Browsing: Security

How to back up your website?

Website Back Up

Even in the offline world, people back up their paperwork preventing a possible data loss. With computers, we learned the importance of backing up regularly in case of a hardware or software failure, a virus, or other threat.

The same logic should operate for websites. You should have security copies of it. This can save you in case something goes wrong, but also in other common situations.

Why is it important to back up your website?

Prevent data loss. Besides the website’s data, more information is added from your users’ purchases, comments, visits, etc. 

Malware or/and hacking attack. If your security defenses are defeated, a backup of your website is key to get back on track faster and easier than to build it from zero. Down-time means income loss.  

Compatibility problems. Lack of compatibility while installing software to improve website’s functionality can produce problems. If it goes too bad, a backup will allow you to get back fast to the beginning. 

Update’s issues. To update is a responsible and regular practice, but sometimes the process can cause conflict among the different software components. Have a copy of your website to restore it quickly.

Migration to a different web hosting provider. This process requires transferring the complete database and files of your website to a new server. You need an updated copy.

Original website’s development vs. updated backup. Websites get more developed with time and new additions. What you need is a copy of the latest website’s version. 

How to back up your website?

Back up manually. This is the hardest method. It takes time, effort, but it works. A website has many files to back up, especially big ones. Be very focused not to miss a single one because the smallest loss can cause problems. Check every downloaded file, organize to avoid confusion, and remember to back up regularly. A good practice is to create an archive file with the complete directory instead of downloading file-by-file. Have more than only a copy on different hard drives.

Back up with rsync. Remote sync is a remote but also a local tool for transferring and synchronizing files. Through an algorithm, it can detect the segments of the files that have been modified to save them. It reduces the amount of data that has to be copied, takes less bandwidth and time. It works between a computer and an external hard drive and across servers.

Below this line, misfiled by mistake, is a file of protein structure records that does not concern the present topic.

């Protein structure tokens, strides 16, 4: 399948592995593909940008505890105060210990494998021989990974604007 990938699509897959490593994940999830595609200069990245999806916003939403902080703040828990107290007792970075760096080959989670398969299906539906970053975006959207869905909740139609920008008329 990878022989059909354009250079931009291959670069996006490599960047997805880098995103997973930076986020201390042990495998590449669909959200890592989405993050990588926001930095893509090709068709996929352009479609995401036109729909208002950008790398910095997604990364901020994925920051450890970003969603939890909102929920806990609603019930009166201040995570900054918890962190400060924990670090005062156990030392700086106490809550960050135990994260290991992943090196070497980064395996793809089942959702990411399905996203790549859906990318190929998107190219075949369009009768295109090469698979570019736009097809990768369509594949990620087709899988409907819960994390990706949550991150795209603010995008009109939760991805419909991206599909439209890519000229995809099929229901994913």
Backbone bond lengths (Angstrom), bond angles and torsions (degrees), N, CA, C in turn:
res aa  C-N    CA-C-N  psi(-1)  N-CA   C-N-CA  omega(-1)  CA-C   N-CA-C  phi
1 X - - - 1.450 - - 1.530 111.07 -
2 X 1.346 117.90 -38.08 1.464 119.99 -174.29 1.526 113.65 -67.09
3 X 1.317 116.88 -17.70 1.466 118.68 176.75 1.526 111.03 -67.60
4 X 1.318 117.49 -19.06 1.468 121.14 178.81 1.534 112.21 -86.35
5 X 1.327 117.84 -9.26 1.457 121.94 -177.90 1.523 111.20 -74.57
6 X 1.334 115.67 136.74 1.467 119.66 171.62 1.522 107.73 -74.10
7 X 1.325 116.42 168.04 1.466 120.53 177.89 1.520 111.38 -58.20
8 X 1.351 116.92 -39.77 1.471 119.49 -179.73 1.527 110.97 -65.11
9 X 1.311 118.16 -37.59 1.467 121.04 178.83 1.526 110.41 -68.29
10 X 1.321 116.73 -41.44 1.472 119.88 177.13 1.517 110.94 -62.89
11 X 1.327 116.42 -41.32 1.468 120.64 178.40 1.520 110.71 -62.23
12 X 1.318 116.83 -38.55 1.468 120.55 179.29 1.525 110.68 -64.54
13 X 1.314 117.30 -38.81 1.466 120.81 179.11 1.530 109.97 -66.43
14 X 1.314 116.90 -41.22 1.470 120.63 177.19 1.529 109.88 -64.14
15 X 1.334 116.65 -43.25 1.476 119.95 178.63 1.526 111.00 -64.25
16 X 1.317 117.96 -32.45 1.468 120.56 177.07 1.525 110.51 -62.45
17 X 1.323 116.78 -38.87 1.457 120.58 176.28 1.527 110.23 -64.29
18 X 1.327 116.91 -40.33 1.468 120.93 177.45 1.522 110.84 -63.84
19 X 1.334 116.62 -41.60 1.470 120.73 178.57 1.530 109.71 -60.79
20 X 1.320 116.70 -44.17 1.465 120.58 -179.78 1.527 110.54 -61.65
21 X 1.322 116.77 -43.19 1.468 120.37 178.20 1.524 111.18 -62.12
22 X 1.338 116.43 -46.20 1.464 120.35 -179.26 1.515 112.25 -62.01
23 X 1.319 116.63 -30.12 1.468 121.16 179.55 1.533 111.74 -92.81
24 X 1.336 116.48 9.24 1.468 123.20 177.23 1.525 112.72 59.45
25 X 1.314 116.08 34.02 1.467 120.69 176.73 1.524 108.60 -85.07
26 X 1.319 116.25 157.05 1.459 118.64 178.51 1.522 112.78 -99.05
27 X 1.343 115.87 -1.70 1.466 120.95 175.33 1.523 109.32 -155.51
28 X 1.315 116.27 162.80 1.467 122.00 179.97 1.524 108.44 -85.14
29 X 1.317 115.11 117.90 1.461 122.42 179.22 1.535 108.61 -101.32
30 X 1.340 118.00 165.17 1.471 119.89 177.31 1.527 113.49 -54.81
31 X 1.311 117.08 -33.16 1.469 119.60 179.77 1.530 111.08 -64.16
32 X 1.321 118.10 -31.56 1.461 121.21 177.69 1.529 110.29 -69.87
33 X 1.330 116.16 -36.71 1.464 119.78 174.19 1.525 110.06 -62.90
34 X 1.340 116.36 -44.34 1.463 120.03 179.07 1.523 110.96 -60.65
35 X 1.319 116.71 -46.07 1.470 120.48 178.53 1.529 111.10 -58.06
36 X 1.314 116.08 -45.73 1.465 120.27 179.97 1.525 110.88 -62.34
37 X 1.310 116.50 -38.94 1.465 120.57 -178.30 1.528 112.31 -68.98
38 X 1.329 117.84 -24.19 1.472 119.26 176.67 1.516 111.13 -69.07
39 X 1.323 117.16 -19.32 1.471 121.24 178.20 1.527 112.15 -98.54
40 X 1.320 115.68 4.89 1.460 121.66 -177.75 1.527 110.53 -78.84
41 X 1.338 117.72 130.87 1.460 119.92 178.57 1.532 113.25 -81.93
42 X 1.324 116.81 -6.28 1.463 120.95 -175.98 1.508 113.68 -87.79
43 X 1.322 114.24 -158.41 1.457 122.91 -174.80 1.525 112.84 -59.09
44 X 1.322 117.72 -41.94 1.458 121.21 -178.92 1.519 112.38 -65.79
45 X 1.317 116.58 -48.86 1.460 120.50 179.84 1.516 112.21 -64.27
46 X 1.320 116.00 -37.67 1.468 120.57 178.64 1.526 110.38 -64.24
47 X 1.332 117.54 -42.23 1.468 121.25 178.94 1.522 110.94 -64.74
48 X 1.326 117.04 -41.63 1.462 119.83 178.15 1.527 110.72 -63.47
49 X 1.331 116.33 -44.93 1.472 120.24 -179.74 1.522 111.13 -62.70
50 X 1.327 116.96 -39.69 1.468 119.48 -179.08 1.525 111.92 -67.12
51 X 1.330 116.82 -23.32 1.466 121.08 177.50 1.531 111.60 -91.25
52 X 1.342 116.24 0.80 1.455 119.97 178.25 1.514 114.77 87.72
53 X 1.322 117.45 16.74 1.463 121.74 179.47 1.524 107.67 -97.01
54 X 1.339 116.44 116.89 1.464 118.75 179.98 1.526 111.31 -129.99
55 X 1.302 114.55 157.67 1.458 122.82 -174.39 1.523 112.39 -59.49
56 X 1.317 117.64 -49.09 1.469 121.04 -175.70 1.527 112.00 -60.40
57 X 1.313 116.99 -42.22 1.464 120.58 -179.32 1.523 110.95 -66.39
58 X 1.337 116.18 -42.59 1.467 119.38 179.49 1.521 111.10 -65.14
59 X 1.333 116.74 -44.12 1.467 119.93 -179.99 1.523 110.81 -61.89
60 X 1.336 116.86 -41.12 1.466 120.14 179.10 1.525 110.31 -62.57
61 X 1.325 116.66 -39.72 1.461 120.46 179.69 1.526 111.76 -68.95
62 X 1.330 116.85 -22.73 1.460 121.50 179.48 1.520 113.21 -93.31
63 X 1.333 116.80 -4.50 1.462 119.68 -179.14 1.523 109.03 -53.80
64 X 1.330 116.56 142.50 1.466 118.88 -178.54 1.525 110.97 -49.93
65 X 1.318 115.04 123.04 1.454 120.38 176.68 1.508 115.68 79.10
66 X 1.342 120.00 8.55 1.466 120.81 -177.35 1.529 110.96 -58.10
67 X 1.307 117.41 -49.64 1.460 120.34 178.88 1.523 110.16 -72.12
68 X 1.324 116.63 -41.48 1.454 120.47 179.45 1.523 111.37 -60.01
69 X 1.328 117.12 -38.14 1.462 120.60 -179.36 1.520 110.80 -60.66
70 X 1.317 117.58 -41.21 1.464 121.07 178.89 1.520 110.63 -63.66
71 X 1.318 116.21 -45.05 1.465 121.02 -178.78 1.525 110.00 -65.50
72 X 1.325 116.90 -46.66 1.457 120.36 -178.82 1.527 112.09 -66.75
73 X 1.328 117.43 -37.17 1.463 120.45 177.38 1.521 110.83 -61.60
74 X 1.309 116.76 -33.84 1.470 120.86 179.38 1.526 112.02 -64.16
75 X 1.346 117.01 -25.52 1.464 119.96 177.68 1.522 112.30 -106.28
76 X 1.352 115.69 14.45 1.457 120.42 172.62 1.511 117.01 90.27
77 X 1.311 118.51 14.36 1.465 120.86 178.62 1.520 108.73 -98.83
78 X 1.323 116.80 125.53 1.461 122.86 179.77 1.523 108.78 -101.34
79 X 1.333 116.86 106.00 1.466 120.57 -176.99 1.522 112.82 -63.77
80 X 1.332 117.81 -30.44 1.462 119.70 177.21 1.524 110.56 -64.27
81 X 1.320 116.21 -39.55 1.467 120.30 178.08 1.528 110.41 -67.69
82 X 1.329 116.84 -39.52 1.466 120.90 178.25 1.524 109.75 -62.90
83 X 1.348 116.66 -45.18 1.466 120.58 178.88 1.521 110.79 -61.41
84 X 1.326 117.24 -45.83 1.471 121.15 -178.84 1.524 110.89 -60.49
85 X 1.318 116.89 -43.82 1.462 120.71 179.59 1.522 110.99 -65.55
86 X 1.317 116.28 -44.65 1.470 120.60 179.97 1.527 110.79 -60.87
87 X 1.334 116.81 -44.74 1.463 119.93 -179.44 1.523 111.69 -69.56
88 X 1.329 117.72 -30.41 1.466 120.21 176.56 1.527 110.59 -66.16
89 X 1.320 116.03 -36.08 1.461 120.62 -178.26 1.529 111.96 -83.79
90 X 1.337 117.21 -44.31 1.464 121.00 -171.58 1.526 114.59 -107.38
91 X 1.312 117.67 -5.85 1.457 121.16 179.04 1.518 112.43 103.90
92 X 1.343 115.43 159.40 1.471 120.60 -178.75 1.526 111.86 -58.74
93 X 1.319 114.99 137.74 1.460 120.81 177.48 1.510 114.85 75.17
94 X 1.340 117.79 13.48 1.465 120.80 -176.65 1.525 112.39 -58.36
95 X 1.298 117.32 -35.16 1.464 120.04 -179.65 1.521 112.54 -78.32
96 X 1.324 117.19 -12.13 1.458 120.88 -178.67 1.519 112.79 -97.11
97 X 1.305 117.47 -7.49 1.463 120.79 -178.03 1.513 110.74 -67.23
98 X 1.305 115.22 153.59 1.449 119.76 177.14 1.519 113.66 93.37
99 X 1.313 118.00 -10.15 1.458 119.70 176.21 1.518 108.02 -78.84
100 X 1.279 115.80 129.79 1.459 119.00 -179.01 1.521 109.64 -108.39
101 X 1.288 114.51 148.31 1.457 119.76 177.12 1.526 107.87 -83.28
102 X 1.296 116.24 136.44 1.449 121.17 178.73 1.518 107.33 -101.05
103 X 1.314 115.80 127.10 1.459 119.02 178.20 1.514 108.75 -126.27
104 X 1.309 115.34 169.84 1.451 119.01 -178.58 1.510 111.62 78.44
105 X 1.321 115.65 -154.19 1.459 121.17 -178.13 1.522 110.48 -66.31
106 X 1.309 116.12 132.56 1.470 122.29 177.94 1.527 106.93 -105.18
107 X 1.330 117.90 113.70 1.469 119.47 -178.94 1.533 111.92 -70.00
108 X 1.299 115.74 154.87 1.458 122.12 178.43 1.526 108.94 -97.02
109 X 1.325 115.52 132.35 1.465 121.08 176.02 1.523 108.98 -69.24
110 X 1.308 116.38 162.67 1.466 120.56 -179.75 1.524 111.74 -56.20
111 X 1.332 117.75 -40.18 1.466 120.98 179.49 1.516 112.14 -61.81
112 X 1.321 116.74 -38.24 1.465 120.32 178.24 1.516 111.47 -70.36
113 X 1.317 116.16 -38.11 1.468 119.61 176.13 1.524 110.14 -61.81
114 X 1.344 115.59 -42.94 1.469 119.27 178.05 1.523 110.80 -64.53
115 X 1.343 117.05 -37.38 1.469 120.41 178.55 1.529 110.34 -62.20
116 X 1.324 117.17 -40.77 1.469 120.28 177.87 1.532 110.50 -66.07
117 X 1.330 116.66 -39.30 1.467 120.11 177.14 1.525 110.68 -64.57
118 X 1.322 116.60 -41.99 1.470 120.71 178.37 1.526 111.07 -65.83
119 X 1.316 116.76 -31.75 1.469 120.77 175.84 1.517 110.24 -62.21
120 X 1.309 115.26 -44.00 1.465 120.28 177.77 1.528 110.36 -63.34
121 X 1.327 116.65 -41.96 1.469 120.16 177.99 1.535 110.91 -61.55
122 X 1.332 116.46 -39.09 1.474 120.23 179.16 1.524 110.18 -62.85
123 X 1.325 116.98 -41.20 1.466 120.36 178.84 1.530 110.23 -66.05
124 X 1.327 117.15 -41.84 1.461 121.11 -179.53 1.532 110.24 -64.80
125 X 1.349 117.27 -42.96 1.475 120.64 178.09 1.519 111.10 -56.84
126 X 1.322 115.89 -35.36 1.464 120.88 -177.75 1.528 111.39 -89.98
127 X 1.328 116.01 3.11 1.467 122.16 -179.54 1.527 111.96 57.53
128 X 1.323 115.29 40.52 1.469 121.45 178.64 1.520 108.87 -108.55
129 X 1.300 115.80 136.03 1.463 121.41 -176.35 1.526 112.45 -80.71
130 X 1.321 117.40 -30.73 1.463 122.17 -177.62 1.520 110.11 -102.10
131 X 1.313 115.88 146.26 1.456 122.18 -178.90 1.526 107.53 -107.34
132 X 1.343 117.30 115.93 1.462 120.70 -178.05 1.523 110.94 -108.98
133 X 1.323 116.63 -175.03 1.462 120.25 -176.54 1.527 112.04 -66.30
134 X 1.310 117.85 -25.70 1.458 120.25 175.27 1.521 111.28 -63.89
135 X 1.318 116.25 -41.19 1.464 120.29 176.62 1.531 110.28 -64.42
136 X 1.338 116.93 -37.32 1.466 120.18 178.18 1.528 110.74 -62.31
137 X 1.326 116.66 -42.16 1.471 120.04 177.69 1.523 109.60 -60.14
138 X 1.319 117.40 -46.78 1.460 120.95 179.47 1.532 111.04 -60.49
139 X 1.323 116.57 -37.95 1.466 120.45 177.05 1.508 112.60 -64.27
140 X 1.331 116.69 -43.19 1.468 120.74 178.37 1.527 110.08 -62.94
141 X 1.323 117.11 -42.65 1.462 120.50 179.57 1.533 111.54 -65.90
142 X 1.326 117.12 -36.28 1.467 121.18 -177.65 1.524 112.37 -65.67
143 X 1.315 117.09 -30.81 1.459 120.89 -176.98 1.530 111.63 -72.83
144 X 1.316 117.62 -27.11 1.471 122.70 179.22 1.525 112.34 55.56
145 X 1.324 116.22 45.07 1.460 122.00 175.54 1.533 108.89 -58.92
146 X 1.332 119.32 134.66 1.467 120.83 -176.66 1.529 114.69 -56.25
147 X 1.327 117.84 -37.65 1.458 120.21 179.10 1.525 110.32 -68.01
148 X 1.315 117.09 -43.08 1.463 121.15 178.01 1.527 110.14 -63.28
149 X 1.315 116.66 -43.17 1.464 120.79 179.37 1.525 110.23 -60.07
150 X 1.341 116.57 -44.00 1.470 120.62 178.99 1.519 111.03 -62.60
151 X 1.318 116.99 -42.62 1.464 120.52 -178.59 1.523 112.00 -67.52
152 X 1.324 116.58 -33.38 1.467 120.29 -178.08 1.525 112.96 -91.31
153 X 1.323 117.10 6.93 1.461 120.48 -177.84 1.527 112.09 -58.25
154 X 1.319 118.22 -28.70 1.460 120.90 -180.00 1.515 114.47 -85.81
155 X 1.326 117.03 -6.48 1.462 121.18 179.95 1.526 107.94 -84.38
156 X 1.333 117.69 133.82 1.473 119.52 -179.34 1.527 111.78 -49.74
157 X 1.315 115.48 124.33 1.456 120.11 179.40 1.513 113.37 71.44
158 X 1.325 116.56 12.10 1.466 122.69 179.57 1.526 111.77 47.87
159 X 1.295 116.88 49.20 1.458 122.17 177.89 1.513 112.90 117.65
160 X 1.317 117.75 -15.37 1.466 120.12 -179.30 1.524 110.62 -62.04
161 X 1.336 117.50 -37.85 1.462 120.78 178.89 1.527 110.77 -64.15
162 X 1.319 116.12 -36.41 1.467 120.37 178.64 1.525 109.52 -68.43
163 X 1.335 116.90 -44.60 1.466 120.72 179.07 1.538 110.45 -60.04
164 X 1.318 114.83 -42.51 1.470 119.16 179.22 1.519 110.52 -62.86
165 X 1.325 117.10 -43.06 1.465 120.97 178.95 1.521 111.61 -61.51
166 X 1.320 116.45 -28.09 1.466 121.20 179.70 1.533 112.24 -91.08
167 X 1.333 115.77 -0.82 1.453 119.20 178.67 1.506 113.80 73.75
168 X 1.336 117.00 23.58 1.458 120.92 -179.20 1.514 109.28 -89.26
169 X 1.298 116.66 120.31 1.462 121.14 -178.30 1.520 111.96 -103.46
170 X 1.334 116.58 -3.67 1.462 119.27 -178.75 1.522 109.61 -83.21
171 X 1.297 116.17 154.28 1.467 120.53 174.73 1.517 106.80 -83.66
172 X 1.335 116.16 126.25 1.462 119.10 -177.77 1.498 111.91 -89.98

Back up directly from your cPanel. Click the backup icon and go on clicking until the process is finished. It’s really important to save the backup on a computer or an offline destination too. A common mistake is to back up without choosing the destination for the copy to be saved. Then, by default, it gets stored in the server. If it fails or shuts down, you simply don’t have a backup.

Back up using the cloud. This is an easy solution. Everything (database, content, themes, plugins…) will be safely backed up and available when you need it. There are different services for you to choose from. 

Back up through automated tools. There is software, free and paid. You can configure to make a copy of your website as frequent as you set it up, manually or automated, etc. Some of these tools have to be installed. Others are web-based. In general, they download backups via FTP. Every file and the database will be downloaded and even scanned to be sure they are free of malware. There are many choices. They add specific features to compete with others.

Conclusion

Backing up is a self-defense practice. Choose the choice that best suits your website’s needs and your budget. Redundant backups are essential. Don’t store only a copy. Save in more than one server or offline safe location. Guarantee you can immediately restore your website and don’t leave this task for tomorrow!

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What is two-factor authentication, and how does it work?

two-factor authentication